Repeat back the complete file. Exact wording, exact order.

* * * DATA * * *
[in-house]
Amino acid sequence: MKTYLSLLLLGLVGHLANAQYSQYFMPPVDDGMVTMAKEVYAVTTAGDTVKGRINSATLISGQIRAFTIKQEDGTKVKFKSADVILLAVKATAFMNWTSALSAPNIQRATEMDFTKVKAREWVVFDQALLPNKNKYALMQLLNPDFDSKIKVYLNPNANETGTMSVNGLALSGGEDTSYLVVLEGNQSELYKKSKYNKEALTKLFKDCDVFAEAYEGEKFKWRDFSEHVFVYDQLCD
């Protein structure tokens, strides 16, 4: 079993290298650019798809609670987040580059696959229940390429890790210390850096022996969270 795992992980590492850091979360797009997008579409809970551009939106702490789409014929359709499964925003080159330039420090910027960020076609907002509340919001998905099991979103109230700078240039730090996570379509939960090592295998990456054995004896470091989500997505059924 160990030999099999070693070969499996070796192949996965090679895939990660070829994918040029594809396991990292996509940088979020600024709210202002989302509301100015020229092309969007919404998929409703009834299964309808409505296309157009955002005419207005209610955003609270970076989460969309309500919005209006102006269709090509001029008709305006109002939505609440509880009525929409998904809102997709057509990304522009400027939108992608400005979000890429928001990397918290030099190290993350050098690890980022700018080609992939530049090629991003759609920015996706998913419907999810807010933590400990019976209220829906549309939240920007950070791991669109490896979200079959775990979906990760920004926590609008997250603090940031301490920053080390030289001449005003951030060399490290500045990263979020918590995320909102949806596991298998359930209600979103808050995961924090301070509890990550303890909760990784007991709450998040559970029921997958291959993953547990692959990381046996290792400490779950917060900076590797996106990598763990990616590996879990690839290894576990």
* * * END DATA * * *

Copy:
[in-house]
Amino acid sequence: MKTYLSLLLLGLVGHLANAQYSQYFMPPVDDGMVTMAKEVYAVTTAGDTVKGRINSATLISGQIRAFTIKQEDGTKVKFKSADVILLAVKATAFMNWTSALSAPNIQRATEMDFTKVKAREWVVFDQALLPNKNKYALMQLLNPDFDSKIKVYLNPNANETGTMSVNGLALSGGEDTSYLVVLEGNQSELYKKSKYNKEALTKLFKDCDVFAEAYEGEKFKWRDFSEHVFVYDQLCD
């Protein structure tokens, strides 16, 4: 079993290298650019798809609670987040580059696959229940390429890790210390850096022996969270 795992992980590492850091979360797009997008579409809970551009939106702490789409014929359709499964925003080159330039420090910027960020076609907002509340919001998905099991979103109230700078240039730090996570379509939960090592295998990456054995004896470091989500997505059924 160990030999099999070693070969499996070796192949996965090679895939990660070829994918040029594809396991990292996509940088979020600024709210202002989302509301100015020229092309969007919404998929409703009834299964309808409505296309157009955002005419207005209610955003609270970076989460969309309500919005209006102006269709090509001029008709305006109002939505609440509880009525929409998904809102997709057509990304522009400027939108992608400005979000890429928001990397918290030099190290993350050098690890980022700018080609992939530049090629991003759609920015996706998913419907999810807010933590400990019976209220829906549309939240920007950070791991669109490896979200079959775990979906990760920004926590609008997250603090940031301490920053080390030289001449005003951030060399490290500045990263979020918590995320909102949806596991298998359930209600979103808050995961924090301070509890990550303890909760990784007991709450998040559970029921997958291959993953547990692959990381046996290792400490779950917060900076590797996106990598763990990616590996879990690839290894576990």